I know two great people who work at Kaiser Permanente, a large HMO that operates here in the western states. I really feel sorry for them.
Because given how many people I've met who fucking hate KP, I wonder if, when KP employees are at parties and a stranger asks, "so what do you do for a living?" they concoct some lie. I mean, would you want to own up to working for an organization that provides such an important service, yet so thoroughly annoys and frustrates so many people on such a regular basis? Do KPers fear saying, "I work for Kaiser Permanente," because they fully expect the questioner to recoil as if bitten by a black mamba, or to go off on a rant about how bad Kaiser screwed over a friend or several friends, or, worst of all, to simply shudder mildly as if they've just smelled something horrible and mutter "Oh. How nice."
I wonder if some KP employees just opt to lie and say they work in a humble but honorable profession that benefits the common good.
"So, what do you do for a living?"
"I clean out public lavatories."
"Really? Any chance for promotion there?"
"Oh yes, after a year, they'll give me a brush."*
Why this sudden annoyance with KP? you ask. A valid question. The answer is that I just got rejected by them today.
But perhaps I should start at the beginning. I worked at a lovely communications writing firm, Alling Henning and Associates, for a few months in 2004, long enough to qualify for their health plan. But then the calamity settlement came in and I decided I'd try to write for a living. So I left AHA and, as a result, I've been insured by AHA's health care plan, the aforementioned Kaiser Permanente, through COBRA. For 18 months. I've gotten check-ups from KP and never asked them for so much as an aspirin.
When COBRA was running out, I applied for a KP individual plan, since they already had my history and I'd been with them for nearly two years. No dice. The problem: "Hip replacement less than five years, and an unfavorable brain condition."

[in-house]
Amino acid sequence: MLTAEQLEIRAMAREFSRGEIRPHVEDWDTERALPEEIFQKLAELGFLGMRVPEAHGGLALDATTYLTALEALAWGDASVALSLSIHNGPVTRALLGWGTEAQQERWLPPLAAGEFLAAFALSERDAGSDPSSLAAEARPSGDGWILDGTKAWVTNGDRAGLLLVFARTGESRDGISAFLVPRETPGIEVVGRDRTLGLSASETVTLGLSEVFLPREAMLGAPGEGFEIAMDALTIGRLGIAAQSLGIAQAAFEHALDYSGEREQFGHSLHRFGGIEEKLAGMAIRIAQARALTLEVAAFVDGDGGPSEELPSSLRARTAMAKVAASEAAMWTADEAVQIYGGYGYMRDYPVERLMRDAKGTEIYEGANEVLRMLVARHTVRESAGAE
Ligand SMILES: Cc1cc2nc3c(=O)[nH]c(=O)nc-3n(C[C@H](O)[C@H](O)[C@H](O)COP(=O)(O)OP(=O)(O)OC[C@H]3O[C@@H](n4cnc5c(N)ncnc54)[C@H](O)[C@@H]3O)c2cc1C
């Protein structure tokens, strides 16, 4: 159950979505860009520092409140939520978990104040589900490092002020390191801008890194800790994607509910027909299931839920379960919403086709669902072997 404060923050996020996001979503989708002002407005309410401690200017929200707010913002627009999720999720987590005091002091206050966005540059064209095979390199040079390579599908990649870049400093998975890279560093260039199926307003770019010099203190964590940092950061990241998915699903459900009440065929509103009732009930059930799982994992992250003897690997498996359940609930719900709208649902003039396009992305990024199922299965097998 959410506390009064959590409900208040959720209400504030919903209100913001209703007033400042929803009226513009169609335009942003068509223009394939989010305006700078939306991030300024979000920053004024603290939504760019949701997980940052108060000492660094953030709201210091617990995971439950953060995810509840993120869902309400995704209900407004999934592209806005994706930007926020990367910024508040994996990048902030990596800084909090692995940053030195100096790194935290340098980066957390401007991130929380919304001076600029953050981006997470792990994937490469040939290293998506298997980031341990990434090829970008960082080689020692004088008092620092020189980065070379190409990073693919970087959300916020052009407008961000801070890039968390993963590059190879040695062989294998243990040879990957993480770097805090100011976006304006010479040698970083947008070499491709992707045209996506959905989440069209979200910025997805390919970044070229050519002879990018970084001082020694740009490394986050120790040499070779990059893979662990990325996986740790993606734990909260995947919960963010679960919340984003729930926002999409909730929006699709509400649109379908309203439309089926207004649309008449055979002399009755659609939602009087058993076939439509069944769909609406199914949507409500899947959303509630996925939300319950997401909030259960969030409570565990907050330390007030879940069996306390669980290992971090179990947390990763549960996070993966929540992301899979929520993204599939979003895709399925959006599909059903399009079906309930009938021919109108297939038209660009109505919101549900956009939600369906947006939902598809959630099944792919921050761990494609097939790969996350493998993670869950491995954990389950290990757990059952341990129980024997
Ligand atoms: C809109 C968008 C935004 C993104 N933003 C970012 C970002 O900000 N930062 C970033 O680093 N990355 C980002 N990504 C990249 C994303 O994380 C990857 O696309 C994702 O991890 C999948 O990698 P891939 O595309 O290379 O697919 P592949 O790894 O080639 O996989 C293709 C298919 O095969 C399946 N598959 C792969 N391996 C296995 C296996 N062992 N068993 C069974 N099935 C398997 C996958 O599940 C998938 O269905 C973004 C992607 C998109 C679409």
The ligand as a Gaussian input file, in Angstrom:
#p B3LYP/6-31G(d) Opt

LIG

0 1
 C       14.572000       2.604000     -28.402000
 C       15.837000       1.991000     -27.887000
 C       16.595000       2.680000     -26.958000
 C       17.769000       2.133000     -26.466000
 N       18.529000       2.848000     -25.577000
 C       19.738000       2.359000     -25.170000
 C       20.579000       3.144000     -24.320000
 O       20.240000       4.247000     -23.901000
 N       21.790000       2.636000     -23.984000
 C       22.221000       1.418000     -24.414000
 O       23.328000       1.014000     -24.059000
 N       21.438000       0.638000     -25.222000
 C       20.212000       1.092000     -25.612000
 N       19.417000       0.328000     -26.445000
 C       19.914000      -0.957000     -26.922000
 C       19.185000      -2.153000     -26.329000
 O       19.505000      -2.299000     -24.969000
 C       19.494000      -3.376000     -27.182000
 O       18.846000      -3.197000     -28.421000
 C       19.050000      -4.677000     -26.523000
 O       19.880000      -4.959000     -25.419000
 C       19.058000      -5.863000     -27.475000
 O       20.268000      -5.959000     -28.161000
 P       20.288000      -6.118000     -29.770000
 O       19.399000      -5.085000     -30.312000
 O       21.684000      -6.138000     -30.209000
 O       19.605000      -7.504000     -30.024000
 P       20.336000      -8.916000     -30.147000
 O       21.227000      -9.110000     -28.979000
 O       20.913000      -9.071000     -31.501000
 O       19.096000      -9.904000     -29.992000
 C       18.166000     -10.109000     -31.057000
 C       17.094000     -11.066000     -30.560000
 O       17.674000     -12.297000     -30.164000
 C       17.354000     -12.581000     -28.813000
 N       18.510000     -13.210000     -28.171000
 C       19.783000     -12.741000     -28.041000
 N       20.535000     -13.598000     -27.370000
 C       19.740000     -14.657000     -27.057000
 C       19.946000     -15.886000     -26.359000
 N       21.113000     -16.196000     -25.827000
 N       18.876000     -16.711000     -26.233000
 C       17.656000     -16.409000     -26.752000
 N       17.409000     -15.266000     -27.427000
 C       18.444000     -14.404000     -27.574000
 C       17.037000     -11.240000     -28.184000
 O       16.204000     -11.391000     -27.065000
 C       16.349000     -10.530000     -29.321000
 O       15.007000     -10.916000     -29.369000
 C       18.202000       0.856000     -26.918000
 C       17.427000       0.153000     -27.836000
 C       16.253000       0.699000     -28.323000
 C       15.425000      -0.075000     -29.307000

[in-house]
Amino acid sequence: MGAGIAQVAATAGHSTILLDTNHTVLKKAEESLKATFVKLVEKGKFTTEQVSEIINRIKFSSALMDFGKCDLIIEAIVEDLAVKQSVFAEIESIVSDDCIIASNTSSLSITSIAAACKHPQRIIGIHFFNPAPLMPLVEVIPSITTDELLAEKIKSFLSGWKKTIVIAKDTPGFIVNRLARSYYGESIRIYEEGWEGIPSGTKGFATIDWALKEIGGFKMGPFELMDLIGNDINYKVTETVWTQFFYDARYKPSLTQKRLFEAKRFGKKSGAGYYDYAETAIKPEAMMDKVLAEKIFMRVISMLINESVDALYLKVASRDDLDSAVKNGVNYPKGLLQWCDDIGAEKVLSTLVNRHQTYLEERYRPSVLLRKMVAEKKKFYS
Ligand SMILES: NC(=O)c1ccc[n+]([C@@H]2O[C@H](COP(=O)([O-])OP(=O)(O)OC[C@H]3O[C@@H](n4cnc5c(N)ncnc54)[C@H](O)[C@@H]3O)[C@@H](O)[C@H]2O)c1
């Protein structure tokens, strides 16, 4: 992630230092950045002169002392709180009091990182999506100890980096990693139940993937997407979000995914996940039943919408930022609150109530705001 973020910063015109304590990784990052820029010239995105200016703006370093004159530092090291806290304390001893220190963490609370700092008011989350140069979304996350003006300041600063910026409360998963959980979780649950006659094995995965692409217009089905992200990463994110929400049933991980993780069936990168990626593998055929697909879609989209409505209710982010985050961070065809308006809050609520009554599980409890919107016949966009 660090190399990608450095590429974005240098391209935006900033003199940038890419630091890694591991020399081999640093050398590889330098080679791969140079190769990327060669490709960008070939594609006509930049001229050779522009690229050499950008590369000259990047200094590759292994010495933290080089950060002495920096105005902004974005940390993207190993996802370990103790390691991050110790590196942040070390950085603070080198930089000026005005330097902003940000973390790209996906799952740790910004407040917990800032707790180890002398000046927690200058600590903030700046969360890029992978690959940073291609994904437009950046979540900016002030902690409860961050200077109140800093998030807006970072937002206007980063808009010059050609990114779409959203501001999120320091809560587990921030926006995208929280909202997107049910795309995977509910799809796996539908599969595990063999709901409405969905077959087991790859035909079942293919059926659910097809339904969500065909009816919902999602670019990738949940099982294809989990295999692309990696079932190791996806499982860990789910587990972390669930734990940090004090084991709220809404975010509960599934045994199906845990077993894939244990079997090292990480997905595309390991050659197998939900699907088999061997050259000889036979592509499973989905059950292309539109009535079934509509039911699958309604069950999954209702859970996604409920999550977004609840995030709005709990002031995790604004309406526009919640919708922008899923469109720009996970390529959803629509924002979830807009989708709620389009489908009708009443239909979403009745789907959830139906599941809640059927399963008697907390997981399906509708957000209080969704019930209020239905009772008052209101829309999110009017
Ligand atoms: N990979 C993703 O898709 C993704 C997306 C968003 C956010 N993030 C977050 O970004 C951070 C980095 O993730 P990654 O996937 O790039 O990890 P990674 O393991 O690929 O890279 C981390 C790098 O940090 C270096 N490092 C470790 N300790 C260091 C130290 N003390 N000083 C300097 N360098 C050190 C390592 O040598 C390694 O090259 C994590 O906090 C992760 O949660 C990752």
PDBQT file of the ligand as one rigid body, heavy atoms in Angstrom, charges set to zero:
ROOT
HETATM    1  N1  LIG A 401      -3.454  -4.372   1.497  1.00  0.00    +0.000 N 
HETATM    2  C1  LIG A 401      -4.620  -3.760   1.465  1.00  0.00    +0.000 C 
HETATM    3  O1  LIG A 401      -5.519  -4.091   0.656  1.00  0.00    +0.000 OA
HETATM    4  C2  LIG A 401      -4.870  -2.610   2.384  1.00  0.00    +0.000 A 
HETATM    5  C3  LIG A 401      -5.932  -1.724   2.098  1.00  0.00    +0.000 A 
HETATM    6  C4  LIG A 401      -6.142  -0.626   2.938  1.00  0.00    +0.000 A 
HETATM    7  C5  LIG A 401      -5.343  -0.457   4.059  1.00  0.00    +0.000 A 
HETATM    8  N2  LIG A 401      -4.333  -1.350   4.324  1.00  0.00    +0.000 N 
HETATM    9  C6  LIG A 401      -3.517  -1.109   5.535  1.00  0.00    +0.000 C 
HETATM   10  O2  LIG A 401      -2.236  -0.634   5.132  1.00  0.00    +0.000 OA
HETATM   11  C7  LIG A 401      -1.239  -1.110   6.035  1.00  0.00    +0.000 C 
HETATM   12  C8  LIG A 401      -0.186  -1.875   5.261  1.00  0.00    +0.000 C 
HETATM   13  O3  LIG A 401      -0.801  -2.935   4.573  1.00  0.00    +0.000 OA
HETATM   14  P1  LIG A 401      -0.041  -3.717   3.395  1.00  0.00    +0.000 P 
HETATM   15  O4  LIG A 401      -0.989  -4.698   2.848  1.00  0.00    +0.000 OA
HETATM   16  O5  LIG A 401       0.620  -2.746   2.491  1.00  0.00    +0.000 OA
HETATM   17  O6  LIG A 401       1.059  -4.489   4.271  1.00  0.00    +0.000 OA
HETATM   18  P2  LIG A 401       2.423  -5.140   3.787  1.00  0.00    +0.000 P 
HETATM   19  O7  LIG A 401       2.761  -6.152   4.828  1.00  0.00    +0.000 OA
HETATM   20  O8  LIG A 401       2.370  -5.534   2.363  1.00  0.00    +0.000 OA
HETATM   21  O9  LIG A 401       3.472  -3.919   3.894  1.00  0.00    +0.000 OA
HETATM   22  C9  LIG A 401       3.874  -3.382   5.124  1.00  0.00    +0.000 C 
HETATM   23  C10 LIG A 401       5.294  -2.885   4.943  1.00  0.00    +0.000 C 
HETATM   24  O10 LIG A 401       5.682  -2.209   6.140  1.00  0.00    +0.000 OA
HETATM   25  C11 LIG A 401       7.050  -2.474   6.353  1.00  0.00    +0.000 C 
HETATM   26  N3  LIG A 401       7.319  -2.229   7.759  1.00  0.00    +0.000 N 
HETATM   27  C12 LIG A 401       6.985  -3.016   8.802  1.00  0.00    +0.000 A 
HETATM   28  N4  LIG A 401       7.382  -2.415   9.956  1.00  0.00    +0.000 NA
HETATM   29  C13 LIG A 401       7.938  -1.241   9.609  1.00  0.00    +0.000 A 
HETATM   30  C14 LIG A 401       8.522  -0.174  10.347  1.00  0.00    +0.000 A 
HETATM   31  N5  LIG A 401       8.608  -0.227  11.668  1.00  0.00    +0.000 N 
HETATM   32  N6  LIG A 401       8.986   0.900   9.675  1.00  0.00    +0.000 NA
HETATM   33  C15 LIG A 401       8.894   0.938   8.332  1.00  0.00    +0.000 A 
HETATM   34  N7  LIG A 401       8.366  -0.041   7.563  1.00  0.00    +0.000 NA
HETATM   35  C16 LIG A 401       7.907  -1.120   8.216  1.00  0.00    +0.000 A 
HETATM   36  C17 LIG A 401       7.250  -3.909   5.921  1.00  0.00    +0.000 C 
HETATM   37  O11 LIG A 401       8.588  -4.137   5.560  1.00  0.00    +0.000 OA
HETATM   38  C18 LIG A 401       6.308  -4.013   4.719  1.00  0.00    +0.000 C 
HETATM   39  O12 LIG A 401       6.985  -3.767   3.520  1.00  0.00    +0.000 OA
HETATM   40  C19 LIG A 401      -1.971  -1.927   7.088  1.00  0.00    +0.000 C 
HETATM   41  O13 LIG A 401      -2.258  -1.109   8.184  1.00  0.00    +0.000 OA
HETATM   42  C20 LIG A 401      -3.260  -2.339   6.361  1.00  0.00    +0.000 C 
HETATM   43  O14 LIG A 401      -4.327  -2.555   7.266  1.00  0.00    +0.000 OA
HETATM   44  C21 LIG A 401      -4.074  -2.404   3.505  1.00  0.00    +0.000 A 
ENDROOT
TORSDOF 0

Ouch. That brain condition thing really hurt.
Now I like to think I'm a reasonable person. If KP wanted me to have a full check-up to make sure I was in good shape before insuring me, fine. I'm healthier than probably 90% of 44-50 year-olds in America. I don't smoke, exercise regularly, am not overweight, have low cholesterol, eat healthy meals(mostly) and have no history of chronic illness. Hell, I've never even had a cavity!
These things don't enter into the equation, however. And equation is the operative word here, I'm sure. They've got their tables and stats, and regardless of your history with them or the reality of your situation, the stats rule the day. "So long, low-maintenance but statistically unattractive gimp!"
Kaiser currently has a public relations campaign going here (gee, think they need it?) that features the slogan, "thrive." I've had fantasies of striking their billboards and bus placards by night, replacing the "thr" in thrive with a "j."
But as the lawn mower said, "I de-grass."
KP isn't the only villain here, I should mention. During the calamity, I was insured by Lifewise, another HMO in the area. They niggled on some stuff but overall I was satisfied with them. So I approached them first as my COBRA expiration approached. But they also turned me down for the same reason -- a hip replacement less than five years old. But at least they gave me an alternative: Oregon Medical Insurance Pool, which is the court of last resort for those of us who are healthier than 90% of the U.S. population but are cursed with pre-existing conditions from which we've been recovered for two years. That and unfavorable brain conditions.
I'm glad that I don't have anything really wrong with me, because, well, Jesus! What would you do? I guess what most Americans do: go without. Then if something really bad happens -- like cancer or the like -- you're not only up shit creek, but buried beneath the spring from whence shit creek issues.
It also makes me wonder why having a joint replacement within the last five years seems tantamount to having leprosy, gout, lupus and the mange. I'd do some research on the subject, but I'm afraid to.
Anyway, I'm sending my Oregon Insurance Pool application in tomorrow. Wish me luck. And those pagans among you (you know who you are), please work up an extra special nasty hex on Kaiser Permanente managers for the upcoming Vernal Equinox. But not that they all become cleaners of public lavatories. That's too good for 'em.
*Gag courtesy of Monty Python's Flying Circus.